Two men struggle with each other atop a moving boxcar. They fall between the cars, and in their battle to the death, the two fall from the train as it goes across a trestle and plunge together into a river. This bewildering segment ends director John Sullivan's epic O Brother Where Art Thou? and begins Sturges' Sullivan's Travels. Joel McRae plays Sullivan, a successful, idealistic director who's tired of working on escapist fare like Hey Hey in the Hayloft and Ants in Your Pants of 1939. Instead, he's aflame with the desire to make a Grand Statement in a film, one that will be a "true canvas of the suffering of mankind (but with a little sex in it)." To that point, the grapplers from O Brother are named Labor and Capital. Determined to see his film through, Sullivan turns his back on Hollywood, scrounges some old clothes from the studio's costume department and hits the road to experience hardship firsthand. With his scant belongings bundled in a bandanna on the end of a stick, at first, he is trailed by a whole entourage traveling in a bus as he trudges down the highway. A ride from a 13-year-old kid in a hotrod jalopy results in a wild chase involving the jalopy, the bus, and a motorcycle cop (for one of those Sturges physical-comedy non sequiturs). Sullivan ditches his entourage and rides the rails, only to wind up back in Hollywood, where he meets the Girl (Lake), a disillusioned would-be actress. The two cast their fortunes together and ride the rails again, where Sullivan's search for trouble bears fruit and the movie takes a sudden, serious turn. Somehow the movie's slapstick and seriousness, comedy and commentary, meld together seamlessly. Veronica Lake's acting range was always limited, but she pulls off comedy perfectly (seeing her run across the studio lot in a hoop skirt and poodle-like pantaloons underneath is a hoot). Sturges' satirical jabs at the movie business are as pertinent today as they were in 1942, while at the same time the movie serves as a reminder that the Depression didn't really go away until after Pearl Harbor.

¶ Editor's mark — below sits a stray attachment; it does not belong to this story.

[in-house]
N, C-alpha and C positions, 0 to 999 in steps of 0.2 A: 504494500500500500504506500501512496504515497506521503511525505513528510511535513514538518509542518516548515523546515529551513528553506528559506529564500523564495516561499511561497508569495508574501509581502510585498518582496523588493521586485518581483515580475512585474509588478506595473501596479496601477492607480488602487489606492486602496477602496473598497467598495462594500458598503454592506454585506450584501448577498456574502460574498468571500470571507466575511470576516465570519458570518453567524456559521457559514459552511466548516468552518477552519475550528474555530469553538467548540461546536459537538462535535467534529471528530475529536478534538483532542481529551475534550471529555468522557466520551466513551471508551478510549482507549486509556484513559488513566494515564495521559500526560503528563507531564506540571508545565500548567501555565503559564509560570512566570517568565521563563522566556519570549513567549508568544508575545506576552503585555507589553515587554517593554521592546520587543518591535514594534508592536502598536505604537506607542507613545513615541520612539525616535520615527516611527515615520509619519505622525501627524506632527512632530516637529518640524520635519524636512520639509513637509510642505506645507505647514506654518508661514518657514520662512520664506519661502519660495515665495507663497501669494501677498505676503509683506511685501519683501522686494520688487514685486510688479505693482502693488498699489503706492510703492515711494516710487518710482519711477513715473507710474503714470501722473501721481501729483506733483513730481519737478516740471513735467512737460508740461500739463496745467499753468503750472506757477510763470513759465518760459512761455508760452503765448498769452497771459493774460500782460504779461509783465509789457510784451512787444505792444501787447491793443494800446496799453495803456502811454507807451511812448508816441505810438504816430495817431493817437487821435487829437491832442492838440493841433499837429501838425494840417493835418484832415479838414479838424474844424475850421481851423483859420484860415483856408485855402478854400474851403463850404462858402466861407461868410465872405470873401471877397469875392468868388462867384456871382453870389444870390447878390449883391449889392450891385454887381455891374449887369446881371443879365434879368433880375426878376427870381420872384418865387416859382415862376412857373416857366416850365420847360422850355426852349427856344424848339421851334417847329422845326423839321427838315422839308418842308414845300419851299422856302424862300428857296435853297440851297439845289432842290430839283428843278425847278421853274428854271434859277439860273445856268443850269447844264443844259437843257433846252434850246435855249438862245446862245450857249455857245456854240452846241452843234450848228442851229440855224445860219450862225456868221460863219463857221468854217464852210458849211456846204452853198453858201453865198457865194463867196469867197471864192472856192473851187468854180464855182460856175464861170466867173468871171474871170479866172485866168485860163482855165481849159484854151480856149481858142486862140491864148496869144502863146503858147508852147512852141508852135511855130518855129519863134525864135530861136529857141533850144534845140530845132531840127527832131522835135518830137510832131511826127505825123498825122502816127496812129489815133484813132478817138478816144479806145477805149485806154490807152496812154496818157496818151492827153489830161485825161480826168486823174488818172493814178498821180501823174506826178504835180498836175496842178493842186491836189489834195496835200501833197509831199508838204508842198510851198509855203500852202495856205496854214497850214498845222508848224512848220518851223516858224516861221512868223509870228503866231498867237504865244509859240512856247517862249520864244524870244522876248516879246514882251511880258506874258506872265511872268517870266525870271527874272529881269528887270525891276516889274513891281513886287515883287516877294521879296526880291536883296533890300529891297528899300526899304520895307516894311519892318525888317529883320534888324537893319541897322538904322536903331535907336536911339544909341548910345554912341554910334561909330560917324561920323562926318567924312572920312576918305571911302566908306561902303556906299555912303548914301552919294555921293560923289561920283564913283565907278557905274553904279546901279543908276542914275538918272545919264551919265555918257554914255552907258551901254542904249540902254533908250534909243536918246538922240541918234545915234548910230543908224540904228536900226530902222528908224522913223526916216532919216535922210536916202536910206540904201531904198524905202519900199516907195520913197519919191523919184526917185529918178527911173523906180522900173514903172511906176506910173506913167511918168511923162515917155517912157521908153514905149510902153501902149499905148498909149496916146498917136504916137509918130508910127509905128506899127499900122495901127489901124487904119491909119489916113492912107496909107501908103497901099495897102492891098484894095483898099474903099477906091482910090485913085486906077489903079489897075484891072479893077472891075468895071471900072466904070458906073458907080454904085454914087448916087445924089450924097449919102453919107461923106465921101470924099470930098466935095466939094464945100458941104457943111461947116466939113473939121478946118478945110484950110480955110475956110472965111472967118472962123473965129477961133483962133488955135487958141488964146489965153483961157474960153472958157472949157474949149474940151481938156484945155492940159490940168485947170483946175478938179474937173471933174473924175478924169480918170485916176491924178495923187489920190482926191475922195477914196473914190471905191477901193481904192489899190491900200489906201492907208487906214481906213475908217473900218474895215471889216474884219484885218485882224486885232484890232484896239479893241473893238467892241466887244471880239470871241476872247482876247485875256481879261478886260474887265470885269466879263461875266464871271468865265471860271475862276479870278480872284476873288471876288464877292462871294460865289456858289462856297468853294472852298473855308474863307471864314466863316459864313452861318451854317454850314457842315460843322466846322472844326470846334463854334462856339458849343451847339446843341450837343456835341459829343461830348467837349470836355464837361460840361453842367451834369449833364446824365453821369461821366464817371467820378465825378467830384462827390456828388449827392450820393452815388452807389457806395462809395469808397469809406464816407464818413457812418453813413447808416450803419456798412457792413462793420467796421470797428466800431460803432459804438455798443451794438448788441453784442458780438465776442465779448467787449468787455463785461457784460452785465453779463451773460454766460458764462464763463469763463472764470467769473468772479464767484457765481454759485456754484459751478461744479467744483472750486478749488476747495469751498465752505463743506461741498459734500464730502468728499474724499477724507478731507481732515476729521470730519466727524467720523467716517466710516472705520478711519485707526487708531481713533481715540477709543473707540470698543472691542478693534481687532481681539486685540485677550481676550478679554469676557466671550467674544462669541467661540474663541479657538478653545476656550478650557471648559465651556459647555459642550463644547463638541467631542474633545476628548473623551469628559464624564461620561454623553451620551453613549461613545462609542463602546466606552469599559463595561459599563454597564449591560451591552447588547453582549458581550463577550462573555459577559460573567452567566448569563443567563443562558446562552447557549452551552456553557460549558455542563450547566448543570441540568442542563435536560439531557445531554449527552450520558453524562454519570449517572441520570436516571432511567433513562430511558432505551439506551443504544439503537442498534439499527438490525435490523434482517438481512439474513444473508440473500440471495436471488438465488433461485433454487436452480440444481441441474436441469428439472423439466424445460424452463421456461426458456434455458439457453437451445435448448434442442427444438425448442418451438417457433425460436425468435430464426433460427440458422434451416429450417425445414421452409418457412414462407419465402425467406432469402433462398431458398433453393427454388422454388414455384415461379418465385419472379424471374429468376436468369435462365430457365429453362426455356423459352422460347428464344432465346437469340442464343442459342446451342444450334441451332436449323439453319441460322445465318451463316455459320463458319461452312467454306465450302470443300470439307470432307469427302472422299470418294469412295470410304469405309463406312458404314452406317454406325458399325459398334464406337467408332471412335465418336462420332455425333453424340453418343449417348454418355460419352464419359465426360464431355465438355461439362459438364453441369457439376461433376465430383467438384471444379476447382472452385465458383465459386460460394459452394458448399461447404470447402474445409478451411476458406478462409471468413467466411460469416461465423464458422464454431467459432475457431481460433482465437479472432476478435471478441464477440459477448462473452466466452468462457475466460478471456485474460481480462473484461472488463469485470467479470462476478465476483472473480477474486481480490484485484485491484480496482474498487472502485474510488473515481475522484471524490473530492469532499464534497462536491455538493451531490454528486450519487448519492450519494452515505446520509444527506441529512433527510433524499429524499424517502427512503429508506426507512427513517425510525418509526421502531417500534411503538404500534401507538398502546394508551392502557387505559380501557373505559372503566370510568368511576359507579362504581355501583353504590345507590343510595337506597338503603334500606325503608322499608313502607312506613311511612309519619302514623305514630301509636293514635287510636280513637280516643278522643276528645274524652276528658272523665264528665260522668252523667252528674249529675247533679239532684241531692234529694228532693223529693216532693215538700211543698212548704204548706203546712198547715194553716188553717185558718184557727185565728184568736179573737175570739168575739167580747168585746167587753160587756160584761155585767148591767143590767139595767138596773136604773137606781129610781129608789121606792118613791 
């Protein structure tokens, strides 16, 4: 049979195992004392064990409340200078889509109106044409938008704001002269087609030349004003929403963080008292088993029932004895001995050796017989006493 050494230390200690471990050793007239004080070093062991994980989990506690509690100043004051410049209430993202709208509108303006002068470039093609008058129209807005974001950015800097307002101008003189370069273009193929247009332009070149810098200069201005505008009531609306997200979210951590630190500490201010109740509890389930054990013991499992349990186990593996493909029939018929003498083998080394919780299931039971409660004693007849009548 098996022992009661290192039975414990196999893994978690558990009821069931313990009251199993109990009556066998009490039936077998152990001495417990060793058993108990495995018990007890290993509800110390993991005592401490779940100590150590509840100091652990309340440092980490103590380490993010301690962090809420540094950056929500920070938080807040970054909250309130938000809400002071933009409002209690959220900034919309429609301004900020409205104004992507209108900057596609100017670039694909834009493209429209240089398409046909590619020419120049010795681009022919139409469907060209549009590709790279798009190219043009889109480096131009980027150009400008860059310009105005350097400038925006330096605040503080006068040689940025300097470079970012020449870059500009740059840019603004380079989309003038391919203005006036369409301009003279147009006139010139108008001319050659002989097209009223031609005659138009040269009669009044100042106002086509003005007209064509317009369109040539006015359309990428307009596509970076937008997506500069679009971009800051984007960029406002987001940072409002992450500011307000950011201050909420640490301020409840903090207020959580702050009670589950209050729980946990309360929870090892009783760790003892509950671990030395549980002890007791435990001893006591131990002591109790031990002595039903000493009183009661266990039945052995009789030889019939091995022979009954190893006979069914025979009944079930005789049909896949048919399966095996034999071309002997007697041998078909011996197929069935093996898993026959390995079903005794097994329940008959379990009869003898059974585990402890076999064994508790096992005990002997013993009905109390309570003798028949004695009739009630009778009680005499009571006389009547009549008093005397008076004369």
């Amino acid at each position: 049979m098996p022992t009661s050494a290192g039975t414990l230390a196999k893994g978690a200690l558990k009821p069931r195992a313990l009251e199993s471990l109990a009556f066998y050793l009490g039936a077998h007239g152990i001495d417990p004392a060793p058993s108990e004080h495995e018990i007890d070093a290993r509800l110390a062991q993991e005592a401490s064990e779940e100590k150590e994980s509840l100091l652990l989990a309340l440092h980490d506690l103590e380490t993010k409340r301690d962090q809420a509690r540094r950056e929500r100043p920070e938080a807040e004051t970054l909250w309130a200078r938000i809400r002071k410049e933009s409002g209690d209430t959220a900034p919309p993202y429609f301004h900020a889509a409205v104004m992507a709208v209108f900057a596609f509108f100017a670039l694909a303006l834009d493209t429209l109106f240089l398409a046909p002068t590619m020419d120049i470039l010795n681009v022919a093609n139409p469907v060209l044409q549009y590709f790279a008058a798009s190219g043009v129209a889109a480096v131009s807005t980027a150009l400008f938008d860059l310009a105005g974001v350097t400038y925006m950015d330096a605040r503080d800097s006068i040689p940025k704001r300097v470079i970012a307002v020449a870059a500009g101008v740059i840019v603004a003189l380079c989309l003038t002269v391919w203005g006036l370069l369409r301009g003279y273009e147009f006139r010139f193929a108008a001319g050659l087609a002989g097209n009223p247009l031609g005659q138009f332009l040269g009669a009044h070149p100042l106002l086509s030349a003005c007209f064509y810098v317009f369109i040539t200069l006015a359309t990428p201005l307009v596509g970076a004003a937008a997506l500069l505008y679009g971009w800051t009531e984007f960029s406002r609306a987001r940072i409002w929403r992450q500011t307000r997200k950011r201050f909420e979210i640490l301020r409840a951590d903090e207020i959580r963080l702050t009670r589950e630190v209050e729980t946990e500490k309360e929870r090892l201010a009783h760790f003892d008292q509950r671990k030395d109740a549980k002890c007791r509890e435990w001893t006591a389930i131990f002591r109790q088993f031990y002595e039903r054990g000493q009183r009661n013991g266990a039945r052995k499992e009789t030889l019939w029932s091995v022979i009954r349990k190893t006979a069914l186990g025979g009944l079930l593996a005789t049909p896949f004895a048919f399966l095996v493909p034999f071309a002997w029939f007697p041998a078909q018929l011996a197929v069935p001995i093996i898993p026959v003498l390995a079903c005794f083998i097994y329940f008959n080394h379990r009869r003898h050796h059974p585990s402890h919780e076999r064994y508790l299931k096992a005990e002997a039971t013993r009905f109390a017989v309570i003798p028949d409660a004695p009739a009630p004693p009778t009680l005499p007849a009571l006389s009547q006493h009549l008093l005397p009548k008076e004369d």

D: Preston Sturges (1942); with Joel McRae, Claudette Colbert, William Demarest, Mary Astor, Rudy Vallee.

Stolid, reliable but a failure, Tom Jeffers (McRae) is married to Gerry (Colbert), and she can't stand him anymore. Determined to get a divorce, she plans to travel to Palm Beach, Divorce Capitol of the U.S. Enter the Texas Wienie King ("I invented the Texas Wienie! Lay off 'em, you'll live longer!"), a mysterious old goat who peels $700 off a roll of bills and gives it to her to make good on her plans. She gives Tom the slip and makes it to Palm Beach by train, using her feminine charms on the Ale and Quail Club, a clutch of middle-aged men who get roaring drunk and shoot the windows out of the club car with shotguns on the way. She also meets up with stuffy millionaire J.D. Hackensacker III (Vallee), who takes pity on her and spends lavish amounts of money getting her outfitted with a new wardrobe and jewelry. Undeterred, Tom follows her to Palm Beach (with the help of the Wienie King), where she introduces him as Captain McGlew and he makes the acquaintance of J.D.'s sister, the Princess Centimillia (Astor). The predatory Princess is J.D.'s polar opposite. With Toto, a European of indeterminate nationality, in tow, she's wild, extroverted, and on the make for a new husband. Gerry's not entirely unsympathetic to Tom, and tries to pry $100,000 out of J.D. to finance an invention of Tom's. The plot twists come fast and furious in The Palm Beach Story, with acerbic, sometimes ribald dialogue and plenty of slapstick gags to go around. Somehow, though, the wild story contrivances hold together more like a brick house than a house of cards. The subtext is more than a bit cynical; sex and money run the world, and Gerry uses her wits and looks to play a man like a banjo and get exactly what she wants.